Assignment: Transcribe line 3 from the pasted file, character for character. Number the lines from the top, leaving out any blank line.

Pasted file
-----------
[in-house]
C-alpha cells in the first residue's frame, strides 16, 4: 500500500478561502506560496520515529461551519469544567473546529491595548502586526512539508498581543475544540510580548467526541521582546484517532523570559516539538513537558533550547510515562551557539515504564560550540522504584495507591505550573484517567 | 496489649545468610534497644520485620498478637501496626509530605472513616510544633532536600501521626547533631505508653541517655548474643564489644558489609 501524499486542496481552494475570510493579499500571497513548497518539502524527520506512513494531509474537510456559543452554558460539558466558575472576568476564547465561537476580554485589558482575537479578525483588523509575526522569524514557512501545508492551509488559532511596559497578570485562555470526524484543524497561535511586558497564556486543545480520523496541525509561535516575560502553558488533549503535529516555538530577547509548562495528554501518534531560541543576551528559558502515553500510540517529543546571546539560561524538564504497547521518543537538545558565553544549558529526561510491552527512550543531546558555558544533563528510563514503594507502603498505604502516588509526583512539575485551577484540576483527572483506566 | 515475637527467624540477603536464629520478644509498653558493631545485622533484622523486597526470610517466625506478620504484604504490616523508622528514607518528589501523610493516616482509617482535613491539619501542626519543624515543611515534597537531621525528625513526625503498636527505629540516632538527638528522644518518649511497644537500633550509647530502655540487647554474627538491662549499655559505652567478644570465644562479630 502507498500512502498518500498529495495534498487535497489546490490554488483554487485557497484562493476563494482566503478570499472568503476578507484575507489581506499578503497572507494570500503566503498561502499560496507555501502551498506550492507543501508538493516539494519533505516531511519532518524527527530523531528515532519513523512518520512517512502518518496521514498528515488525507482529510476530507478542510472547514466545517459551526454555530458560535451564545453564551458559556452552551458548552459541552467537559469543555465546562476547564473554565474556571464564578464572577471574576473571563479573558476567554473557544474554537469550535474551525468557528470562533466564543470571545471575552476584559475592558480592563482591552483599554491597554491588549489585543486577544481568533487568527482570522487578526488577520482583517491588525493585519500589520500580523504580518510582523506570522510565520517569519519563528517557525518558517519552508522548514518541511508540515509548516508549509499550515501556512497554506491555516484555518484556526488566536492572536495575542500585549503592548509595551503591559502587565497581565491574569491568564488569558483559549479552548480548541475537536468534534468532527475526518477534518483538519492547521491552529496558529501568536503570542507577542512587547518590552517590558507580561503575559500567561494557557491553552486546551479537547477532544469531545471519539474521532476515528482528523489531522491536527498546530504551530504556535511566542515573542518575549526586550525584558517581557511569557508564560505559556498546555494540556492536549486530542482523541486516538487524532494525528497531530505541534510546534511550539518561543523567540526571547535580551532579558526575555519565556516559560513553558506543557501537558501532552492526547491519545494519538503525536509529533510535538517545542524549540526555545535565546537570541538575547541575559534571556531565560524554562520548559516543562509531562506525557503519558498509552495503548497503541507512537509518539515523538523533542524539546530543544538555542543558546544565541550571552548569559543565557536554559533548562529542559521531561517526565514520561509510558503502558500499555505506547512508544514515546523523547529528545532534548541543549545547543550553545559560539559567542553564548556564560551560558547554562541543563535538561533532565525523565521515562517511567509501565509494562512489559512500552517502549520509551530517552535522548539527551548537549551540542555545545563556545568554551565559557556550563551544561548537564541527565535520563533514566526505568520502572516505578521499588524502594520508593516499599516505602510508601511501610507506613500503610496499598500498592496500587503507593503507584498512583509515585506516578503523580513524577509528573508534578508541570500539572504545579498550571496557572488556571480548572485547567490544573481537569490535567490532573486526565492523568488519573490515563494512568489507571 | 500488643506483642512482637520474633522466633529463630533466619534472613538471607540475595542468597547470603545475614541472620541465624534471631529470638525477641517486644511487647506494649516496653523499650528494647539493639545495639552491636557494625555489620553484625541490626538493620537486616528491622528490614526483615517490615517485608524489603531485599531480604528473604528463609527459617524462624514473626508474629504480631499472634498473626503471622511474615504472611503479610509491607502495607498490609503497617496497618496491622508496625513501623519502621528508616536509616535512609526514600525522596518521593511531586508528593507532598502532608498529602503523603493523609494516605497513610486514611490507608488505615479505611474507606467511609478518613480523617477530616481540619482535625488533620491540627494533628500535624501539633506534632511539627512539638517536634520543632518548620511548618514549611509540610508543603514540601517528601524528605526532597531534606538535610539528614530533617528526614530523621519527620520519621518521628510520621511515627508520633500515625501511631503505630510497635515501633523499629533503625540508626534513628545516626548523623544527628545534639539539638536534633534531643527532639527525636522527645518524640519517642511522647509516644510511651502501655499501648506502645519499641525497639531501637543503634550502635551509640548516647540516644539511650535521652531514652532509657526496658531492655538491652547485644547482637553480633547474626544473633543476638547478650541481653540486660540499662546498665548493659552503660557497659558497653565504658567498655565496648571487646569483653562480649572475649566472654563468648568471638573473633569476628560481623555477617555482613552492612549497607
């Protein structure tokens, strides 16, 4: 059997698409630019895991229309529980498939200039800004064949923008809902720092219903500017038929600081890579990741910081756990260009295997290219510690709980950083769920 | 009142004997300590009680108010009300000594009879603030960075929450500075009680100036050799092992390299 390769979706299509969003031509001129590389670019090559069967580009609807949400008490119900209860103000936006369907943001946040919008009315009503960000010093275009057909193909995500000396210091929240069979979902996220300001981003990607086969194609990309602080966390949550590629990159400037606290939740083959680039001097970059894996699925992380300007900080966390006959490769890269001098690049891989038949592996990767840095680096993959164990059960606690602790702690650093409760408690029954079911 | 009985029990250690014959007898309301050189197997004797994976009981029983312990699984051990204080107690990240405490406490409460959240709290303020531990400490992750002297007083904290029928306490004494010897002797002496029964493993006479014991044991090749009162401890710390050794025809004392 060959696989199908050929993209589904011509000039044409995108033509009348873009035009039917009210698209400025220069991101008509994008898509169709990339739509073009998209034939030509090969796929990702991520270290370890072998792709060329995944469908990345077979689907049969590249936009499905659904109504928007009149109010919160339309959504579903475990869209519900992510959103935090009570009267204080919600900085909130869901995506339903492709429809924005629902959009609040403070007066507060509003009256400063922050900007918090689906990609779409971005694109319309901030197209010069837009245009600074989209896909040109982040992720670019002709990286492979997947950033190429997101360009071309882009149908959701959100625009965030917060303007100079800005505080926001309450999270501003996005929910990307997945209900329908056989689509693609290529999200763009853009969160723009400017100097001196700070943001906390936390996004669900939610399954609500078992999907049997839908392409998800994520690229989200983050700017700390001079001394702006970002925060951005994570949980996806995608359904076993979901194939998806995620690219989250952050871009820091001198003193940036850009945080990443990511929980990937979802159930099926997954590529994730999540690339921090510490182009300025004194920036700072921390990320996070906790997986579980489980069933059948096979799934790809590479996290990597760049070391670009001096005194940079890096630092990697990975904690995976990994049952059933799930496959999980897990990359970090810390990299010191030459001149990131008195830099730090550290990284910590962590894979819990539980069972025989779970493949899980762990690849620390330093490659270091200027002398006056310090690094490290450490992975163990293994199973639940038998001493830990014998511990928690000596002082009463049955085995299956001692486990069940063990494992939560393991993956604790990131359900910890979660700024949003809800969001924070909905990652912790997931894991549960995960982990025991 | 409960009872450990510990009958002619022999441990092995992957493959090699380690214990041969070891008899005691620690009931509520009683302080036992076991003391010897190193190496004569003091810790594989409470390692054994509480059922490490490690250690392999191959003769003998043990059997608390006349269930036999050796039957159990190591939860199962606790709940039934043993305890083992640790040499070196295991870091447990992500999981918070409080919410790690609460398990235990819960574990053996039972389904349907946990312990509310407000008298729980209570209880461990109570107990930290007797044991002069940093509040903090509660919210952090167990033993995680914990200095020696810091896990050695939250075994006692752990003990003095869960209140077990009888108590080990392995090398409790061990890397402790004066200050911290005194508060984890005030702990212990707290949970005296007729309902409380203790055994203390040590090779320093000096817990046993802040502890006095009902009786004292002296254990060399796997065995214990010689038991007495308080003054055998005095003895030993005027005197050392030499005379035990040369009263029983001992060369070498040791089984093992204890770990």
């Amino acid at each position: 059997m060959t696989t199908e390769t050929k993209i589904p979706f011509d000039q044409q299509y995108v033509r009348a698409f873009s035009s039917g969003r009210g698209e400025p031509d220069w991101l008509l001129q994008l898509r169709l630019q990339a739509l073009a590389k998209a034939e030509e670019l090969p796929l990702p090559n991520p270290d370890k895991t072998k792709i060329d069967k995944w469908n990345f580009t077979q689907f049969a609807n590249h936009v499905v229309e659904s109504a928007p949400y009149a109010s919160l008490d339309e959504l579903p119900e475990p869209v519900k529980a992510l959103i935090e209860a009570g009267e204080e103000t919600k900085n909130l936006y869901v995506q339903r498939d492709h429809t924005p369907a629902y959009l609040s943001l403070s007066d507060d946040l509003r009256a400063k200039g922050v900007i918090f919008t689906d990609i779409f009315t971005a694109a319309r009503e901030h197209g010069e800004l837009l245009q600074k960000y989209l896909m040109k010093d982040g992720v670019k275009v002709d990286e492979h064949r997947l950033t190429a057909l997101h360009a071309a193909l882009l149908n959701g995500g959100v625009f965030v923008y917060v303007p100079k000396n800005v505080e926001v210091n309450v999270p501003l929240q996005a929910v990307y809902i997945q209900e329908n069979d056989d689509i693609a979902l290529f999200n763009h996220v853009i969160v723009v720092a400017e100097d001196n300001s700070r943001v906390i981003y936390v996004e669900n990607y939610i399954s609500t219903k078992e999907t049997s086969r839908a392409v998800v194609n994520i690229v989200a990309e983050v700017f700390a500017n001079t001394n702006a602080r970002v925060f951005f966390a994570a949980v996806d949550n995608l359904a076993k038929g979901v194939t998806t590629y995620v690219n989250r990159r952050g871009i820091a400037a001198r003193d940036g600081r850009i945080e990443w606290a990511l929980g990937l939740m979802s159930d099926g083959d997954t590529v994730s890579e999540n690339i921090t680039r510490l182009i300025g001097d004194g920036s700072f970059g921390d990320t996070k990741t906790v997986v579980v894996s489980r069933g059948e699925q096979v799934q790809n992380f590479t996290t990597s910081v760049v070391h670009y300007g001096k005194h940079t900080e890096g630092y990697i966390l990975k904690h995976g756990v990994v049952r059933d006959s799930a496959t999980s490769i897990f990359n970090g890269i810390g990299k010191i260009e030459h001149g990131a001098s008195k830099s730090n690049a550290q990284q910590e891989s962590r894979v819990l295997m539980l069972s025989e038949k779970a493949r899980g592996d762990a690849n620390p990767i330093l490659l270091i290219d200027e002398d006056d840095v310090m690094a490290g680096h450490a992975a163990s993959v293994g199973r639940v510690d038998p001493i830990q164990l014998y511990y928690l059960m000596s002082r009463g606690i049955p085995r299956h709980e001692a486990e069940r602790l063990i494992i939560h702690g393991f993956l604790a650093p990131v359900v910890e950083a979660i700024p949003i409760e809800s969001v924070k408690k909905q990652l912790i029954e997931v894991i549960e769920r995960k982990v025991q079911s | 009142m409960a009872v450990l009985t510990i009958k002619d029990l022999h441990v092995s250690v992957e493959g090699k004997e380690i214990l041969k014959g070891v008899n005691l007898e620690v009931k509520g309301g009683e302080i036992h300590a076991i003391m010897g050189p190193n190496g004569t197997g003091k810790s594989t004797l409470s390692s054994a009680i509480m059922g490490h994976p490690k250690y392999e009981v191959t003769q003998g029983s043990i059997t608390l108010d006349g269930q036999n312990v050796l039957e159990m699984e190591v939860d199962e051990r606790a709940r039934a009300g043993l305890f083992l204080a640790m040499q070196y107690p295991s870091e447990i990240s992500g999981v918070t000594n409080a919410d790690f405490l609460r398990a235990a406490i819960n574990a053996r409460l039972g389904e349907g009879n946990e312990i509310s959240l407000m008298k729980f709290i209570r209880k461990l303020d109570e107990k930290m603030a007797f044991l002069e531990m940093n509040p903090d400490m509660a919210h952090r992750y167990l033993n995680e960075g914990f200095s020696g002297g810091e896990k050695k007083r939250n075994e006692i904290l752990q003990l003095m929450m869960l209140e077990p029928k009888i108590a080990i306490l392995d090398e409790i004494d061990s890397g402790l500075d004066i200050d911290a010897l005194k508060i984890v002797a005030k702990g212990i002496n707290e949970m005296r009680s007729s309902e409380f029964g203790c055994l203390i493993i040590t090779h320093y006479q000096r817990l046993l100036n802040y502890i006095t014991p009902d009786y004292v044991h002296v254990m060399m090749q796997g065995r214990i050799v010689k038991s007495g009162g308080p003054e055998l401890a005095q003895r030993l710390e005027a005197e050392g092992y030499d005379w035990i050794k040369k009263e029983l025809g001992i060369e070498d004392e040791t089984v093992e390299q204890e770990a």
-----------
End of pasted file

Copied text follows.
């Protein structure tokens, strides 16, 4: 059997698409630019895991229309529980498939200039800004064949923008809902720092219903500017038929600081890579990741910081756990260009295997290219510690709980950083769920 | 009142004997300590009680108010009300000594009879603030960075929450500075009680100036050799092992390299 390769979706299509969003031509001129590389670019090559069967580009609807949400008490119900209860103000936006369907943001946040919008009315009503960000010093275009057909193909995500000396210091929240069979979902996220300001981003990607086969194609990309602080966390949550590629990159400037606290939740083959680039001097970059894996699925992380300007900080966390006959490769890269001098690049891989038949592996990767840095680096993959164990059960606690602790702690650093409760408690029954079911 | 009985029990250690014959007898309301050189197997004797994976009981029983312990699984051990204080107690990240405490406490409460959240709290303020531990400490992750002297007083904290029928306490004494010897002797002496029964493993006479014991044991090749009162401890710390050794025809004392 060959696989199908050929993209589904011509000039044409995108033509009348873009035009039917009210698209400025220069991101008509994008898509169709990339739509073009998209034939030509090969796929990702991520270290370890072998792709060329995944469908990345077979689907049969590249936009499905659904109504928007009149109010919160339309959504579903475990869209519900992510959103935090009570009267204080919600900085909130869901995506339903492709429809924005629902959009609040403070007066507060509003009256400063922050900007918090689906990609779409971005694109319309901030197209010069837009245009600074989209896909040109982040992720670019002709990286492979997947950033190429997101360009071309882009149908959701959100625009965030917060303007100079800005505080926001309450999270501003996005929910990307997945209900329908056989689509693609290529999200763009853009969160723009400017100097001196700070943001906390936390996004669900939610399954609500078992999907049997839908392409998800994520690229989200983050700017700390001079001394702006970002925060951005994570949980996806995608359904076993979901194939998806995620690219989250952050871009820091001198003193940036850009945080990443990511929980990937979802159930099926997954590529994730999540690339921090510490182009300025004194920036700072921390990320996070906790997986579980489980069933059948096979799934790809590479996290990597760049070391670009001096005194940079890096630092990697990975904690995976990994049952059933799930496959999980897990990359970090810390990299010191030459001149990131008195830099730090550290990284910590962590894979819990539980069972025989779970493949899980762990690849620390330093490659270091200027002398006056310090690094490290450490992975163990293994199973639940038998001493830990014998511990928690000596002082009463049955085995299956001692486990069940063990494992939560393991993956604790990131359900910890979660700024949003809800969001924070909905990652912790997931894991549960995960982990025991 | 409960009872450990510990009958002619022999441990092995992957493959090699380690214990041969070891008899005691620690009931509520009683302080036992076991003391010897190193190496004569003091810790594989409470390692054994509480059922490490490690250690392999191959003769003998043990059997608390006349269930036999050796039957159990190591939860199962606790709940039934043993305890083992640790040499070196295991870091447990992500999981918070409080919410790690609460398990235990819960574990053996039972389904349907946990312990509310407000008298729980209570209880461990109570107990930290007797044991002069940093509040903090509660919210952090167990033993995680914990200095020696810091896990050695939250075994006692752990003990003095869960209140077990009888108590080990392995090398409790061990890397402790004066200050911290005194508060984890005030702990212990707290949970005296007729309902409380203790055994203390040590090779320093000096817990046993802040502890006095009902009786004292002296254990060399796997065995214990010689038991007495308080003054055998005095003895030993005027005197050392030499005379035990040369009263029983001992060369070498040791089984093992204890770990």